Hackaday alum [Will O’Brien] has been doing some cellphone integration work. He recently picked up some Motorola c168i cellphones from eBay. It turns out there is a serial port that uses TTL communication with a standard head-phone jack as an interface. [Will] soldered up a connector and used a USB to FTDI cable to interface with the phone. To his surprise he was able to read off the stored text messages even though they were PIN protected in the phone’s operating system. The messages on these units were trivial but this is another example of the importance of clearing your data before discarding your devices.
[Karsten Nohl], with a group of security researchers has broken the A5/1 Stream Cipher behind GSM. Their project web site discusses their work and provides slides(pdf) presented at 26C3. A5/1 has had known vulnerabilities for some time now and is scheduled to be phased out for the newer KASUMI or A5/3 block cipher. This should be an interesting time in the cell phone business.
Thanks to [Tyco] and [MashupMark] for pointing us to this story.
When we first saw Vodaphone’s ringtone commercial where 1000 cell phones perform a section of the William Tell overture, we just assumed it was some slick video editing, not to be taken seriously. Apparently, we were wrong. They actually did this. They actually sent text messages to all the phones in correct timing to play the music. In the video after the break, you can see some details on how they pulled it off. They had to perform this during non peak usage hours to ensure that all their texts went through. We think this project is pretty impressive. Actually, we still don’t know how they pulled it off, we can’t seem to predict how long a text message will take to reach its destination with any kind of reproducible accuracy.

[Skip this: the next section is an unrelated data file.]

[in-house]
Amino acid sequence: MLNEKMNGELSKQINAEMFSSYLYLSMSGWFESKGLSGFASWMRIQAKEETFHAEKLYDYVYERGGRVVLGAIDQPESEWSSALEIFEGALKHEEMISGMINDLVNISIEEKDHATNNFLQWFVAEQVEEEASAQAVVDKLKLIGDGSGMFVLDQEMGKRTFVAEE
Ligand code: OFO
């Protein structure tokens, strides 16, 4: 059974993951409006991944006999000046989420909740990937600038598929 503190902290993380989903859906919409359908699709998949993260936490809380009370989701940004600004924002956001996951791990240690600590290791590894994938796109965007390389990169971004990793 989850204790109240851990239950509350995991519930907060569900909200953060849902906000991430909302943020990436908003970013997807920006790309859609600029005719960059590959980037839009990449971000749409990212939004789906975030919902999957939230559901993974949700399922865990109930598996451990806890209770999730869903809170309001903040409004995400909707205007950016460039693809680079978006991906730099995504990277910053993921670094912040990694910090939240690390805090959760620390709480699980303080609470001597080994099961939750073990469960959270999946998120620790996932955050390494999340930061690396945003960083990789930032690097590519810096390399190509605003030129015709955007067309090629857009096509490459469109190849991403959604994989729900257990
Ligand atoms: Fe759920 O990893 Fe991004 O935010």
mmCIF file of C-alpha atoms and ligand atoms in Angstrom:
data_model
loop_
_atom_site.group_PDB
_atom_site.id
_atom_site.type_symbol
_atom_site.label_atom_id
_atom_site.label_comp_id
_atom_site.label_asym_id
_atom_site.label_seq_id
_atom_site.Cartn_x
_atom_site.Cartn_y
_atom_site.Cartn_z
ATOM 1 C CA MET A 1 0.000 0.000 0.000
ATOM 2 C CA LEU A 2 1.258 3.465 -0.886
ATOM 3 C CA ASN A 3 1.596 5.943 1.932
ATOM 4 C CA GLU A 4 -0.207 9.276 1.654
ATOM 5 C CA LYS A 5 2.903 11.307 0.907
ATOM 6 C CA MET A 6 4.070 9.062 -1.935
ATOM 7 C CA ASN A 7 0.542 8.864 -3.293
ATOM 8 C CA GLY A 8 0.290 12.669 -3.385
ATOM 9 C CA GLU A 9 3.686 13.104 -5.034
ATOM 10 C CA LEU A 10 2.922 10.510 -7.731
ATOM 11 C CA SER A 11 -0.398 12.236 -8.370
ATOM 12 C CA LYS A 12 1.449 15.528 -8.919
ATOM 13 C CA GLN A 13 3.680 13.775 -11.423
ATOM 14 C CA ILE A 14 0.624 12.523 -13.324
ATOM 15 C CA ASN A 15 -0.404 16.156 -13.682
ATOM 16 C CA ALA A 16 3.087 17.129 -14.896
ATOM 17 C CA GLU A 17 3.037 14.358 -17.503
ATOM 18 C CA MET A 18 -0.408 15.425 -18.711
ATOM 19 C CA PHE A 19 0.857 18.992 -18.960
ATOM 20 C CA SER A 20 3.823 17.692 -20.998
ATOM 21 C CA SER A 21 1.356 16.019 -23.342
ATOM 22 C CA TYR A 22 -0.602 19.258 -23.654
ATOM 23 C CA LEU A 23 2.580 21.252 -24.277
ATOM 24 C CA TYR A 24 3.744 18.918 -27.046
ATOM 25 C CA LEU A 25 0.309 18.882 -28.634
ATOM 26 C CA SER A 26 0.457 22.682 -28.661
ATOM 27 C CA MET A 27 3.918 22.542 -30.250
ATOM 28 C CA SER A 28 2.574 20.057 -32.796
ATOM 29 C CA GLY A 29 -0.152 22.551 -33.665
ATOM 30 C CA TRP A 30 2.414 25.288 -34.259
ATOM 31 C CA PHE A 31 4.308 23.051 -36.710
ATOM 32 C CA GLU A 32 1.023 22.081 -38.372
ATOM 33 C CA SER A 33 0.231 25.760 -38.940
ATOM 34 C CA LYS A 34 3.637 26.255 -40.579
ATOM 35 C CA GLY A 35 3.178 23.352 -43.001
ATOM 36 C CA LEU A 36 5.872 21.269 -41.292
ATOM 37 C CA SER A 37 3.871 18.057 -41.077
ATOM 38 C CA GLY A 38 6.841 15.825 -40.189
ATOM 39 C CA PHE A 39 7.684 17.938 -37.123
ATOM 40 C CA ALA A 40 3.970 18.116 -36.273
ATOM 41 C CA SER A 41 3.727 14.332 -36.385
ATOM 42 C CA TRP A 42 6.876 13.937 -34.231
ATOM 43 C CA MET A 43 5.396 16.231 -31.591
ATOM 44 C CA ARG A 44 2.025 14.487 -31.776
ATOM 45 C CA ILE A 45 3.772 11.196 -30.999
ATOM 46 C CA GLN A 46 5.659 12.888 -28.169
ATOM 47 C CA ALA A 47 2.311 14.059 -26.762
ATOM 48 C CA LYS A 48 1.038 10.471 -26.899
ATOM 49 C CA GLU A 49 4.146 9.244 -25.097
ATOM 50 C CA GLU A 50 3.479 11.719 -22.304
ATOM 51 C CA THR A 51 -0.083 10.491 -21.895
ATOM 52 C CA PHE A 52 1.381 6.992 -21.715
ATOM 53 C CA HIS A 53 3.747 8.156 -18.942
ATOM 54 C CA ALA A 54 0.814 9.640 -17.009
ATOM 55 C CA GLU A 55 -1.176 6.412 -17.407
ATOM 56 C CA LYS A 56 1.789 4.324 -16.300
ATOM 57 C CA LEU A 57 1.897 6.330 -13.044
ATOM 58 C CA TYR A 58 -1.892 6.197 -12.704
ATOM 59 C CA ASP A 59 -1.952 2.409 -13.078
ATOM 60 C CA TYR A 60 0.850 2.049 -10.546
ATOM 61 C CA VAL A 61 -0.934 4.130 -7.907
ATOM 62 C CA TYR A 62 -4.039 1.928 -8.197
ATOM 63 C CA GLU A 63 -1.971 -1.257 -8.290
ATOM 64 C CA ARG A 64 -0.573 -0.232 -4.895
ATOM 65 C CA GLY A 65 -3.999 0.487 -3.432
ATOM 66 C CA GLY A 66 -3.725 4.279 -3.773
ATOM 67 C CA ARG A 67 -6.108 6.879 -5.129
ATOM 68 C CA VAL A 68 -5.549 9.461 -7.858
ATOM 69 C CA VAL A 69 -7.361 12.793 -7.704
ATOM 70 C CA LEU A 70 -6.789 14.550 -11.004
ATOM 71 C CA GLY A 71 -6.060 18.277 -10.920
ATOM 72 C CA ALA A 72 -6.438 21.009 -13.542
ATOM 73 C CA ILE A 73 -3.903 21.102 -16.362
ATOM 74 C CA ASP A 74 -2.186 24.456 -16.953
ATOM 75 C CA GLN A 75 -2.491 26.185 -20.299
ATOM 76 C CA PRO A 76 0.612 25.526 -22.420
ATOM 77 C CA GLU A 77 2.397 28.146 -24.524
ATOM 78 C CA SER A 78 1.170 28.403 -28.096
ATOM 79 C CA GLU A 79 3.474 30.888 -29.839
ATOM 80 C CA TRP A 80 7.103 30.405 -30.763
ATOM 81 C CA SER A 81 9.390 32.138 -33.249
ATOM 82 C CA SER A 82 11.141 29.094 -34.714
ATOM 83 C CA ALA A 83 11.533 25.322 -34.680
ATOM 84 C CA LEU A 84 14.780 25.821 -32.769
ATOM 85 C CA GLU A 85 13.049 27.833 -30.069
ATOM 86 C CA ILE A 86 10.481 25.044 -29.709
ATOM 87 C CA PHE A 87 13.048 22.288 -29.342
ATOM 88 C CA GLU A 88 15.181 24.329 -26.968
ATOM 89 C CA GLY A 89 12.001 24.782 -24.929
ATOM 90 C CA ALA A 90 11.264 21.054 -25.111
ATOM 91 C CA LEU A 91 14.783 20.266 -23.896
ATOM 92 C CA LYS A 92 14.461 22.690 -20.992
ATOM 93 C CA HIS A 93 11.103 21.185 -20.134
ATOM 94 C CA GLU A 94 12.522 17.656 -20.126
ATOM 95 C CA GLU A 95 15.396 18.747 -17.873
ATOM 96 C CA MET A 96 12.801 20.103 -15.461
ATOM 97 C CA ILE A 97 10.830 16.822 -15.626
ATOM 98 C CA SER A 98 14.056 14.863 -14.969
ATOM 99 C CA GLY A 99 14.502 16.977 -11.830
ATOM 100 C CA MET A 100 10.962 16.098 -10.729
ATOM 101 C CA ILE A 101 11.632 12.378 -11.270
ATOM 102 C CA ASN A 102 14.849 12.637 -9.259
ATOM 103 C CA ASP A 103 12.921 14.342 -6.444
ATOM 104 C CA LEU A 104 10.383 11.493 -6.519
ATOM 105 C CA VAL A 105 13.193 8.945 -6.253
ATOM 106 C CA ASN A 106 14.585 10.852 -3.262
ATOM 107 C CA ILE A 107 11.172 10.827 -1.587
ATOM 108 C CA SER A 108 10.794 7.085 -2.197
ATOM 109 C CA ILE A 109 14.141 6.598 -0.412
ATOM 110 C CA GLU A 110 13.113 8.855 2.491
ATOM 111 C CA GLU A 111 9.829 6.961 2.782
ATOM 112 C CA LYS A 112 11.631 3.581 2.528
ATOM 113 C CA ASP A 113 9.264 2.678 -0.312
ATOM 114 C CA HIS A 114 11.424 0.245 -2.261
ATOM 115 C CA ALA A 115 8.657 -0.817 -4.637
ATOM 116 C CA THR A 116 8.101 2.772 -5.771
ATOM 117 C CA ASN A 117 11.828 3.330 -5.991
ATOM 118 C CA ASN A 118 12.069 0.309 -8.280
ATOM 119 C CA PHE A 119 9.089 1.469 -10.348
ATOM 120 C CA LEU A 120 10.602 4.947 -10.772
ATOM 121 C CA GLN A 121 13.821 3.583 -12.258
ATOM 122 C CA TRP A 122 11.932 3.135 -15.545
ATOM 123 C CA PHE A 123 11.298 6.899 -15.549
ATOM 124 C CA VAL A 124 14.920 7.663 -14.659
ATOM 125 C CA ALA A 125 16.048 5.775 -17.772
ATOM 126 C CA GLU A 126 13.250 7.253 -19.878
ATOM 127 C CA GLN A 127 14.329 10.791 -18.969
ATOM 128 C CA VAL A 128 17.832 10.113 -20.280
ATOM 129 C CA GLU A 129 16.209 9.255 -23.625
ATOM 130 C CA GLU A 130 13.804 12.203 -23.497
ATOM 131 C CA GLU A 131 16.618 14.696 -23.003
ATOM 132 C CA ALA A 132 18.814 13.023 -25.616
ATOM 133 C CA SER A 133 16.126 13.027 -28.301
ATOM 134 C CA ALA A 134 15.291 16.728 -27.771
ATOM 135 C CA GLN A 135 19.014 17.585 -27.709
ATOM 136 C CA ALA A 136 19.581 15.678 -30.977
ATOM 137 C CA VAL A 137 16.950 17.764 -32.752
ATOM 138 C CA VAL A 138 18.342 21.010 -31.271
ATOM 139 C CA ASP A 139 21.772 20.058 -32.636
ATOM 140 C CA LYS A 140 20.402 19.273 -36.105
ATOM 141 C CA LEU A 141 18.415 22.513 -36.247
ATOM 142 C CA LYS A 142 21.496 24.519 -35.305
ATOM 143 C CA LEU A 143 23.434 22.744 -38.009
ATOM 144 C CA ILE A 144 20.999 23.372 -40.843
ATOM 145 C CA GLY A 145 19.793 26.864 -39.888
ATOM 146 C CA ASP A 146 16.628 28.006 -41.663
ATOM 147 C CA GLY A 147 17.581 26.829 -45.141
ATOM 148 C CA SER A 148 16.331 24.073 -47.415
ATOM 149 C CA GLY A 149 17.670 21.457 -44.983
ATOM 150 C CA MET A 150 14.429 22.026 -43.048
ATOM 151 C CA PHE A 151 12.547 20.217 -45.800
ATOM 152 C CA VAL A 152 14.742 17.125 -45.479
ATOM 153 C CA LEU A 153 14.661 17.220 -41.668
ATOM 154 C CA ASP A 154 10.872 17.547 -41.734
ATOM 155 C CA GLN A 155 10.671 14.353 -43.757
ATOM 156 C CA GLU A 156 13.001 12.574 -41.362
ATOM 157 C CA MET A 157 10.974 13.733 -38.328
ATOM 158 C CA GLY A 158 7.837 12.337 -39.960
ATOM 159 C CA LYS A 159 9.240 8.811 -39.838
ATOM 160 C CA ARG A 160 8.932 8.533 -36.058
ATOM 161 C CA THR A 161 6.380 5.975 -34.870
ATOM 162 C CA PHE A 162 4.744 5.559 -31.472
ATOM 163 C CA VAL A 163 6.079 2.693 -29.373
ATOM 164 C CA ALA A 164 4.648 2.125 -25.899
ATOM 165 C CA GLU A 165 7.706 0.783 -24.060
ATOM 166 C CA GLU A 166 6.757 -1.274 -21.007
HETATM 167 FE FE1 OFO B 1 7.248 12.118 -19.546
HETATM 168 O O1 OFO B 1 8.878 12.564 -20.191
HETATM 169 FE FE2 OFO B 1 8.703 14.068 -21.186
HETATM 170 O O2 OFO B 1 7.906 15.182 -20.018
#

Continue reading “Vodaphone ringtone music commercial”
[Vlad-Andre] used some of his free time to build an alti-variometer. He does some para-gliding near restricted air space and wanted a backup altitude warning that would help keep him below the mandated altitude. His solution uses the SparkFun Weather Board in conjunction with their BlueSMiRF dongle to measure altitude and transmit it via Bluetooth. From there, he wrote a program to grab the transmitted data with his cell phone and display the information. His application also has the ability to set altitude warnings and log changes over time.
Using this system he is able to get altitude data with 3.5 inch accuracy. Because the capture application is written in Java it should be easy enough to make this work on other cell phone models. The project is clean and works well but we estimate the cost of the parts to be between $250-300, making it out of reach for those who don’t have a specific need for these types of measurements. This is especially true for paragliders who have much less expensive options available to them.
No matter how grumpy you are in the morning, this video should make you smile. This is one of the jobs many of us dream of. Take a tour around Nokia’s product testing facility with Engadget. Watch in the video as phones are squashed, pinched, smacked, baked, shaken, dialed, slid, opened, and closed repeatedly. Sure, we don’t get to see any of them obliterated, but it sure is fun to see those machines at work. Each one of these tests will be run until the phones eventually come apart or cease to function. Too bad they didn’t show us that part of it.
We’re starting to think that phone numbers are deprecated; it may be time to integrate how we connect telephones with the new digital millennium. To get a firm grasp on this topic it is important to take a look at the reason we started using phone numbers, why we still use them, and the why’s and how’s of transitioning to a new system.
Continue reading “Hackit: Why we don’t need phone numbers”
Some grad students at Duke University have been working on a new tool for cell phones equipped with accellerometers. The software called Phonepoint Pen, allows you to write with your phone in the air. Though we don’t find the applications they mention very practical, we could see this being very nice for application navigation. If you could program a 3 dimentional gesture to load certain apps, that would be nice.